I have oftentimes struggled to maintain the levels of self-discipline required by traditional mechanisms of self-care and have found that these mechanisms became another task I had to accomplish, and outside of my working hours. This tended to make me experience an increased work-related burden which was counter-productive to the goals of the exercise. It felt uncomfortable and unwelcome to me to have to have a self-care regime that necessitated me having to undertake prescribed actions in what is my own time; increasingly scarce time that I greatly enjoy as unstructured and with my family as much as possible. I began to recognise that I have been consistently more successful in recognising the strength, resilience and hope of those children and young people I have cared for than I have been at following prescribed regimes of self care. This requires little discipline on my part, merely compassion, and, most importantly, it recognises that it is the relationship between worker and child that is the source of greatest strength for both parties. Consequently, this approach to self-care promotes best practice on the part of the worker where, correctly undertaken, the work becomes the antidote. It affords a self-fulfilling mechanism of positive relationships between worker and children and young people where strengths are identified and developed and shared.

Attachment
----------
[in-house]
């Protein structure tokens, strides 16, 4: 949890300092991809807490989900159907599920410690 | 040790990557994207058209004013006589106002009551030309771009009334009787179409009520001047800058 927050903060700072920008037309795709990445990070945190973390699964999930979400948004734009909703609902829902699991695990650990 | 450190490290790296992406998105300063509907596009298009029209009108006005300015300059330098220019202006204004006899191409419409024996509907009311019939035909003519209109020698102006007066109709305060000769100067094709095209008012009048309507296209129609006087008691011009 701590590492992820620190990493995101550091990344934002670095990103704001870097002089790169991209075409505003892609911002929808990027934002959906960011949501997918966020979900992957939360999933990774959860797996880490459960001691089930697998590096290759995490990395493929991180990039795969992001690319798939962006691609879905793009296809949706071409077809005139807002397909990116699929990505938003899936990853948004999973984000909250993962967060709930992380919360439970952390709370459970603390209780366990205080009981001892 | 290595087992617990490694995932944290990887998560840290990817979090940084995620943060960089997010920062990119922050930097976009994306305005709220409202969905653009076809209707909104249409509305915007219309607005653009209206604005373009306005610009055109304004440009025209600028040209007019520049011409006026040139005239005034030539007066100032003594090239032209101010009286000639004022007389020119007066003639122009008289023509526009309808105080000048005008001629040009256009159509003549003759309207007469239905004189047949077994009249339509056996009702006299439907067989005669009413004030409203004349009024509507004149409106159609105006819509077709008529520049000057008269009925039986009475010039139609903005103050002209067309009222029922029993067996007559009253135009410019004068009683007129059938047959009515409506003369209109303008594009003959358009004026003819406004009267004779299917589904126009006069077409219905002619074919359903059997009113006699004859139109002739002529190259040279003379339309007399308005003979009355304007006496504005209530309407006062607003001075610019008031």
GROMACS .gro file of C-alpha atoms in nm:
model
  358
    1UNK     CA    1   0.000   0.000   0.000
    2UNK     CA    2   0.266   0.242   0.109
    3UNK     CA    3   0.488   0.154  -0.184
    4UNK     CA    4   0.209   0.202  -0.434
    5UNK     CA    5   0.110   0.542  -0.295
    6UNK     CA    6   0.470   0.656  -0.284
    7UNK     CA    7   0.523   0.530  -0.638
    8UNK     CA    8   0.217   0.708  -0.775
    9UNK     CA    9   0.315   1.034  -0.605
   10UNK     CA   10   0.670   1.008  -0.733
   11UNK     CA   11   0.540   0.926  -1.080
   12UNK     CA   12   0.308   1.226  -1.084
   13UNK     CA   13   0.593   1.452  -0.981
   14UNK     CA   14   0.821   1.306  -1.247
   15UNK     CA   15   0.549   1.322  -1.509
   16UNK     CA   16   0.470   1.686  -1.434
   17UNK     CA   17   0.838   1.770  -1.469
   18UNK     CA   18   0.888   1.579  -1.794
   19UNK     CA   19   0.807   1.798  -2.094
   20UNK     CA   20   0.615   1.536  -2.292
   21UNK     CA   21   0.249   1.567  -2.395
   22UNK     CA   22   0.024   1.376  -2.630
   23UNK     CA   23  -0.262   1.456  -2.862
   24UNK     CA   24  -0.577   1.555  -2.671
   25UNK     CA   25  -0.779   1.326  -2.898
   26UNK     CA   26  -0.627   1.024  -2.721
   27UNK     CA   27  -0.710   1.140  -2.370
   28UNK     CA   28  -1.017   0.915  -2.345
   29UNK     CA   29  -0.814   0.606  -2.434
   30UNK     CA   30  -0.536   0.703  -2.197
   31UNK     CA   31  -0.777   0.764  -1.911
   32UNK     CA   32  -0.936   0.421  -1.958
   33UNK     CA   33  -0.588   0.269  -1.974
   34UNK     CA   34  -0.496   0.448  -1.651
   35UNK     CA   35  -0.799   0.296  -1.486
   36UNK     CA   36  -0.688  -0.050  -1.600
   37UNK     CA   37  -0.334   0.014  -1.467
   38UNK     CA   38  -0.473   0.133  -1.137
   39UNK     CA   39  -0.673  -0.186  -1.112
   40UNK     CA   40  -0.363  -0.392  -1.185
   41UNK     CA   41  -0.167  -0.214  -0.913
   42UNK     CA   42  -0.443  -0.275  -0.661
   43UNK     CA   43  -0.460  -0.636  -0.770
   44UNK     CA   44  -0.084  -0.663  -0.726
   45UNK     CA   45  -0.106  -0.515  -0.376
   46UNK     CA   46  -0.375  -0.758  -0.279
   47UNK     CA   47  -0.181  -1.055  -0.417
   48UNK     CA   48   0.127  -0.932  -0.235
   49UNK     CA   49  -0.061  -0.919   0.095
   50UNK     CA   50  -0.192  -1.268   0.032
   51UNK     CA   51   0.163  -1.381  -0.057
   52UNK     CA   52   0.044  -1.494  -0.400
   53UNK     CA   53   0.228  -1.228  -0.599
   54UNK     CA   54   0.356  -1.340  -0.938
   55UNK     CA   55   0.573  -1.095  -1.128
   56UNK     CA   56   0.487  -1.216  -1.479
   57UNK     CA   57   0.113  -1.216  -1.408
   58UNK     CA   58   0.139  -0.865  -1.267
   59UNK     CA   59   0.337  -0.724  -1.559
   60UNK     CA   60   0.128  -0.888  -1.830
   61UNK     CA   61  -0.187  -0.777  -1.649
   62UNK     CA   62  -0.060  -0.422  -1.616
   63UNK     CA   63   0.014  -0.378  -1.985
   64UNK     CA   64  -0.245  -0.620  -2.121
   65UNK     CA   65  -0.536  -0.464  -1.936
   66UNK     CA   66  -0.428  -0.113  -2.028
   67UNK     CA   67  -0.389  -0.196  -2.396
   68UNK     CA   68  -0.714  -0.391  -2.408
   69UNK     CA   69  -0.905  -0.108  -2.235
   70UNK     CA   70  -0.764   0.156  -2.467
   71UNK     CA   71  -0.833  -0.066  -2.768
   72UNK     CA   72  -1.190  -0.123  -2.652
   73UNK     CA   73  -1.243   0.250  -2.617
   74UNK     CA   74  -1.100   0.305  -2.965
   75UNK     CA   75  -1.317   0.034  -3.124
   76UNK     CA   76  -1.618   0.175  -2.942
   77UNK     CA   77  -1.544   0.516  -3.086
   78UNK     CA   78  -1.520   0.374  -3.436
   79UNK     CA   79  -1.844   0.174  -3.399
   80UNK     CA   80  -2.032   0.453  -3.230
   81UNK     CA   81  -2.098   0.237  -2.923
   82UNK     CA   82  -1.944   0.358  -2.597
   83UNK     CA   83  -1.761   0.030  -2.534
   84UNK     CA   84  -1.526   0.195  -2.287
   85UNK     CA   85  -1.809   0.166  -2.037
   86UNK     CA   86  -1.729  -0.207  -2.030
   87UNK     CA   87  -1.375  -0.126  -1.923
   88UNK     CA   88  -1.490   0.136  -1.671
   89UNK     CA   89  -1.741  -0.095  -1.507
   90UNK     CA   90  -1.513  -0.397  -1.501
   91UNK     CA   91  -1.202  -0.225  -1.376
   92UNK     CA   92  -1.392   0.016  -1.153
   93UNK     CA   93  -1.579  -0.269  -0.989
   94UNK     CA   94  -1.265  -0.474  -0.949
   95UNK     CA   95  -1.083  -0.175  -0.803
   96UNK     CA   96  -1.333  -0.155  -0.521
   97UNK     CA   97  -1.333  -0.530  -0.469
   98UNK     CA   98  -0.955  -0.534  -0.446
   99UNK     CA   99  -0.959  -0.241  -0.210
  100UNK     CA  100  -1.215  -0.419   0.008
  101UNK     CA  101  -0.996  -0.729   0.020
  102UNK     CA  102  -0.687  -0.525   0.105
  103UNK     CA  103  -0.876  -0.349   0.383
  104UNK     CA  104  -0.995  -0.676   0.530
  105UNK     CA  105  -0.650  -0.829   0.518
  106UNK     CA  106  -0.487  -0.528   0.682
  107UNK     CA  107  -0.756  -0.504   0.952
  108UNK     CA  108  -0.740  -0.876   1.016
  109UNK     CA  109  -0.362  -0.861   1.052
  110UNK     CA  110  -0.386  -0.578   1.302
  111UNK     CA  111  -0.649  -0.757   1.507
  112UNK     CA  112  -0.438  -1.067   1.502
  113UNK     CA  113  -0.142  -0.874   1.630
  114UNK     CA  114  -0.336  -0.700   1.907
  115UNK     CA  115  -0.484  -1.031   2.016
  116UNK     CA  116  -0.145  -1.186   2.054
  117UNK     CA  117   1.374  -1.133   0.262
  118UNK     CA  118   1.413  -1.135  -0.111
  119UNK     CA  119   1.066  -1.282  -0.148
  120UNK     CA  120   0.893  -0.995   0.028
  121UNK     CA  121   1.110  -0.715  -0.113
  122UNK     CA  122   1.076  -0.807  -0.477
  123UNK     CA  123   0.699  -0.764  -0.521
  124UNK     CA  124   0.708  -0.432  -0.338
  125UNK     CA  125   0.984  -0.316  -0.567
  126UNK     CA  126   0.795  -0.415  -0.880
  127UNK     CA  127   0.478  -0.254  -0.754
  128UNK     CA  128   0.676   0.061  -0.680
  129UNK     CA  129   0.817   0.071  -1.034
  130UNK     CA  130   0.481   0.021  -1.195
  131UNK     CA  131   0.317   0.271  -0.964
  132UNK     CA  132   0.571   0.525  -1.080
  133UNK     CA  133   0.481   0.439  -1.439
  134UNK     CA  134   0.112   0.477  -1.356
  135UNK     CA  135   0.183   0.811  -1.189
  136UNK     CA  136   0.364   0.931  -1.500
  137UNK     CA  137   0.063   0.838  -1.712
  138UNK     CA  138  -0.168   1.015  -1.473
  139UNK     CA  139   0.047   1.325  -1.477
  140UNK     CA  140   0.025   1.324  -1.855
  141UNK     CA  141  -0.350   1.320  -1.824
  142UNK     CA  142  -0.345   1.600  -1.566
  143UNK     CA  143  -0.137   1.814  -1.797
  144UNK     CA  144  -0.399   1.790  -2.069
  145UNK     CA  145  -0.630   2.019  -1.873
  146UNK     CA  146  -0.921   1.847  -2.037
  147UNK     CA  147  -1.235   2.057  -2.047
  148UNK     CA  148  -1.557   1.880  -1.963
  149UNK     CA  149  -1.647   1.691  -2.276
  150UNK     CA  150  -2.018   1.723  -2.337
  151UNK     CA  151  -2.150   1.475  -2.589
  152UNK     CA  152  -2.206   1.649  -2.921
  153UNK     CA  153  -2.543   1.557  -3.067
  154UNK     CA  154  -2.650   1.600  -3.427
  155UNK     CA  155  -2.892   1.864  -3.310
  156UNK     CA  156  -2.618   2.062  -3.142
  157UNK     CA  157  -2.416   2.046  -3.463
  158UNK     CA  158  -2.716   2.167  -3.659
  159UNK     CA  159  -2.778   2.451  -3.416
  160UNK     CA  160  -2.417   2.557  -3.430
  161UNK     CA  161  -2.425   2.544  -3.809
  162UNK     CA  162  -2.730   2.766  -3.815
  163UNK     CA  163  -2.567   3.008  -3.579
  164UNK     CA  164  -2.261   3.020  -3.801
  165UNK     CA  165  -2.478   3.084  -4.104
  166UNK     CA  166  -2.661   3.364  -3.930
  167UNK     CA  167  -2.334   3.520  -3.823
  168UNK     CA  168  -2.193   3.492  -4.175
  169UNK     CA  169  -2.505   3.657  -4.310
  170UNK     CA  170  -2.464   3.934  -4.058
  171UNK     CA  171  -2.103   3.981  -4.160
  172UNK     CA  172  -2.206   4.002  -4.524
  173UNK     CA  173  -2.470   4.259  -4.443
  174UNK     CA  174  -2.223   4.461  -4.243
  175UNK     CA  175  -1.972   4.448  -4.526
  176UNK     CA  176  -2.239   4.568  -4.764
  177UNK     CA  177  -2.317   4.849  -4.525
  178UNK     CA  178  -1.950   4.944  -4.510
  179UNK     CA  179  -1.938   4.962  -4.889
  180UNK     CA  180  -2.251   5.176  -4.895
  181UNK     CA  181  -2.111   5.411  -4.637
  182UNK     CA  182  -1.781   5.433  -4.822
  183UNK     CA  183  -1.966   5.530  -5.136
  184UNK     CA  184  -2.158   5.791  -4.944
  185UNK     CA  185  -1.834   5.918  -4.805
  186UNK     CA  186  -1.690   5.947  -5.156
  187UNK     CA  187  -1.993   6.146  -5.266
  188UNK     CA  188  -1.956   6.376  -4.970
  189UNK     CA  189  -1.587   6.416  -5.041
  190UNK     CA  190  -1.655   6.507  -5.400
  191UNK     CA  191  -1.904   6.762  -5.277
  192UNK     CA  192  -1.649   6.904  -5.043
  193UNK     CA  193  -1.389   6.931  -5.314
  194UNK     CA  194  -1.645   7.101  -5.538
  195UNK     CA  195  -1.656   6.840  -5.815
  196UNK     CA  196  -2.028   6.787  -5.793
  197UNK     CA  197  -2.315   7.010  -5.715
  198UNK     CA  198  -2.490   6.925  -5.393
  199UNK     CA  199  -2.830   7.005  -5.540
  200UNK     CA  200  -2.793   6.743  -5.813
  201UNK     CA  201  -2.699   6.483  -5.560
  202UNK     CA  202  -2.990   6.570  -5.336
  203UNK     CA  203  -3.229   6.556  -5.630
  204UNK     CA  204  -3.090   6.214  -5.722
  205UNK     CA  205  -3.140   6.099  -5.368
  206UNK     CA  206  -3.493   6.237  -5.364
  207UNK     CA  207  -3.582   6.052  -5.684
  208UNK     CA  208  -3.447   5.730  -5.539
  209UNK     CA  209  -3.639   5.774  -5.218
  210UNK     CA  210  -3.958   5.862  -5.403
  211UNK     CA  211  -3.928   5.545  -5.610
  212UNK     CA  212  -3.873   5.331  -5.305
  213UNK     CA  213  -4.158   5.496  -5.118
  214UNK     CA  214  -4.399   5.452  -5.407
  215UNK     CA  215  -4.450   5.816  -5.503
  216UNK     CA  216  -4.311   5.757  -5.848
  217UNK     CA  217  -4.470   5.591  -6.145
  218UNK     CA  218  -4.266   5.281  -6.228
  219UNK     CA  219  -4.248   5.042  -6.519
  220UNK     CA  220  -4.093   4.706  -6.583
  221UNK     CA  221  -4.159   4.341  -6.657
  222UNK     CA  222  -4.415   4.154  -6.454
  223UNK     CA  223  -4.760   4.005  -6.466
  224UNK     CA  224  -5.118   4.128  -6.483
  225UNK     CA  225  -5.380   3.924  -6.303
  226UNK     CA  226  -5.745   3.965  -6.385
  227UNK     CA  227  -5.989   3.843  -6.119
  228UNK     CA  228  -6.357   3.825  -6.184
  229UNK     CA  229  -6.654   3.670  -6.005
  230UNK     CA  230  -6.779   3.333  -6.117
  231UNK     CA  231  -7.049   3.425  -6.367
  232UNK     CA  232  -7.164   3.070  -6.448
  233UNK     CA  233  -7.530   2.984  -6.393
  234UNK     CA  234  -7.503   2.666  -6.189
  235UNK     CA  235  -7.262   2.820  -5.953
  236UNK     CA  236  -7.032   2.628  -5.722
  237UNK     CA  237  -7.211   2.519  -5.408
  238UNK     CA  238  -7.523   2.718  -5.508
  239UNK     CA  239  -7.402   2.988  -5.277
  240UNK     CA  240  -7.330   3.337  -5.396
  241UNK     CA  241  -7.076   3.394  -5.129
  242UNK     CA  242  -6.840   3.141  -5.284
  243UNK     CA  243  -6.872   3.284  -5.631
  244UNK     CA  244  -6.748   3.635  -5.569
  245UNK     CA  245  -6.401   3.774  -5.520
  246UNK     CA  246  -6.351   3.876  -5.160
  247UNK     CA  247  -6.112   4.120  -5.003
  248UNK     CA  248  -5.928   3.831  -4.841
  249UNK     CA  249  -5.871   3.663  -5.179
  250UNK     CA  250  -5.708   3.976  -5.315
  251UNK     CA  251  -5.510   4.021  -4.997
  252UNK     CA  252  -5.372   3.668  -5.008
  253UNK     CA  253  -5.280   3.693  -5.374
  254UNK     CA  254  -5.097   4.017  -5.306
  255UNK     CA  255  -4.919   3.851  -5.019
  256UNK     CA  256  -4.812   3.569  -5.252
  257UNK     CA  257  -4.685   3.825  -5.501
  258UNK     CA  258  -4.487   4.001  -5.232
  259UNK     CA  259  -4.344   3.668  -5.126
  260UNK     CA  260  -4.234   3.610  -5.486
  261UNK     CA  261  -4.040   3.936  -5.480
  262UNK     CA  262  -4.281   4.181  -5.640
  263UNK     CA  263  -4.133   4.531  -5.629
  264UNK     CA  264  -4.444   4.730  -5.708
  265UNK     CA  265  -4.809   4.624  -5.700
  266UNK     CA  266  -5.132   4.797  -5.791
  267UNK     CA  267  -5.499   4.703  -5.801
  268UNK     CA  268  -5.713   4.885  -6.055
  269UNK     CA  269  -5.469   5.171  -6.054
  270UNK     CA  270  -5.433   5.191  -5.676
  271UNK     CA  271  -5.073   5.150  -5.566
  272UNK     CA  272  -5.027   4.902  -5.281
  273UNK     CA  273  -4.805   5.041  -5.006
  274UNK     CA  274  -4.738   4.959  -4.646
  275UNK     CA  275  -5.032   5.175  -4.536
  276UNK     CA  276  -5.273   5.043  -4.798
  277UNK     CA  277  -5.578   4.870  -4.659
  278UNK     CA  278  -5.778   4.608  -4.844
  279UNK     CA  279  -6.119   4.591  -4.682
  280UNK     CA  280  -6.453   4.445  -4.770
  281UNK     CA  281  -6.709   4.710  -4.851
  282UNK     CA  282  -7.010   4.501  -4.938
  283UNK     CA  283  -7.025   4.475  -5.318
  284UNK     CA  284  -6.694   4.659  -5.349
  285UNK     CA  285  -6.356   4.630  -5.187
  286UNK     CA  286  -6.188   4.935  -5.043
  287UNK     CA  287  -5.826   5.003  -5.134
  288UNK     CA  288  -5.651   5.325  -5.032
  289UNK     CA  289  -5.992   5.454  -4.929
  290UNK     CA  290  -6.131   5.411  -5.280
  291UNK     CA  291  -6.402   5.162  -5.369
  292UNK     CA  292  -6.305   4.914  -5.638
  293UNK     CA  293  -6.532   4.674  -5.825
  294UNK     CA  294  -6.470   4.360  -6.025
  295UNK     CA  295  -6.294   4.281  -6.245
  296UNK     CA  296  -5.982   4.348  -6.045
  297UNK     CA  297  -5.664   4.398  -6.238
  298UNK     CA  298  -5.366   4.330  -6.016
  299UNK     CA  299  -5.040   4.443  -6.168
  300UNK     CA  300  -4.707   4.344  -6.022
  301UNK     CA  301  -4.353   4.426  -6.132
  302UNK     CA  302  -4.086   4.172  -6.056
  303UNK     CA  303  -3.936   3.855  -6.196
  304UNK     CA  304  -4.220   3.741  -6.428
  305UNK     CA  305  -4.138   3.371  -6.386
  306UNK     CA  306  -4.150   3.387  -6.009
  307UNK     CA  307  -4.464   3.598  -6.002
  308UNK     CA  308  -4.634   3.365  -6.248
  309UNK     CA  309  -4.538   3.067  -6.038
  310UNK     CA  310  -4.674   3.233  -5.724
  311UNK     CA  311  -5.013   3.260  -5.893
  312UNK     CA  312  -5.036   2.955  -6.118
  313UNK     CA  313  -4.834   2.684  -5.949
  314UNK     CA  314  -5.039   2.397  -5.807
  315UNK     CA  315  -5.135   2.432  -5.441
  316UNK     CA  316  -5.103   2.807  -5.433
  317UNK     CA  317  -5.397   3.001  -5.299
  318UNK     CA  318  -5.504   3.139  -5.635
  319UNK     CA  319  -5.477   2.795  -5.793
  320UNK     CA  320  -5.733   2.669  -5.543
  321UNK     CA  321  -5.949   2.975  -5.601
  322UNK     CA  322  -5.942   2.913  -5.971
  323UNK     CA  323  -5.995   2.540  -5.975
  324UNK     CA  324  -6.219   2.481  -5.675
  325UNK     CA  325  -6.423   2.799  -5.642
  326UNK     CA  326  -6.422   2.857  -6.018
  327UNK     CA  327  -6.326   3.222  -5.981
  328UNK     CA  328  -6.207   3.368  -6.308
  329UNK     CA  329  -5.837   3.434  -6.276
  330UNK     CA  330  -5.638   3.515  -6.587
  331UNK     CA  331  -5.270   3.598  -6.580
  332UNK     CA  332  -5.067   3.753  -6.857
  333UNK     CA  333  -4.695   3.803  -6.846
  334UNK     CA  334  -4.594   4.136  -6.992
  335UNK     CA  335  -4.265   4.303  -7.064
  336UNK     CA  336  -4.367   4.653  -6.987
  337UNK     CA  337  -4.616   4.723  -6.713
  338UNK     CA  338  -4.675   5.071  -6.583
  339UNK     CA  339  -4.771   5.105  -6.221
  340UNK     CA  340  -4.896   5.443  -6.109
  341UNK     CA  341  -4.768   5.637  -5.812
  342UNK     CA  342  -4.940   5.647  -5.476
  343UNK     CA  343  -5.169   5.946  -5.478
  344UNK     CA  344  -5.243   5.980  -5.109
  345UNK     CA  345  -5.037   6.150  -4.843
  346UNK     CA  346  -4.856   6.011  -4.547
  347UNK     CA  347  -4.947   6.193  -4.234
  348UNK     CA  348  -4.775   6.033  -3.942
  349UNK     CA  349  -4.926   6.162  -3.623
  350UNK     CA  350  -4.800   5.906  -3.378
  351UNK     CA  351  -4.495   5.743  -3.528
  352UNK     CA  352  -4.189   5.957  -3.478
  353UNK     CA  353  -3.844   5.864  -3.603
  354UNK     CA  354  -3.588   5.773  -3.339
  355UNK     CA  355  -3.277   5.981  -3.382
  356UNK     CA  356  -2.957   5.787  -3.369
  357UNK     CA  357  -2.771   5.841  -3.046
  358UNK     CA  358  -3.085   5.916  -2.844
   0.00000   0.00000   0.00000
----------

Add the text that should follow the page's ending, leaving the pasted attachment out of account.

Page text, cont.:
However, the relationship-based approach does not preclude employing the techniques identified by traditional self-care approaches as a strengths-based approach does not ignore deficits. Rather, it offers a complimentary approach which if combined with these other techniques affords the professional optimum protection from these traumas.

Thus, it is apparent that traditional approaches to self-care focus on one relationship, that with self, but that these are limited in their efficacy in achieving their intended goals. The SOS Model of Relationship-Based Self-Care incorporates three forms of relationship that the workers must engage with, and manage, to optimally promote their own care. These are:

  • relationship with Self;
  • relationship with Others;
  • relationship with the System.

Yes, it can hurt to care caringly but to deny this hurt is to take the first step towards becoming a task-orientated carer and ultimately burnout. We must accept that pain can be the price of caring and maintaining the motivation to make a difference, to continue to care both for ourselves and the children and young people, is the best antidote.

This article contains extracts from the 2015 book: Social Care and Child Welfare in Ireland: Integrating Residential Care, Leaving Care and Aftercare and has been developed into a training workshop by the author.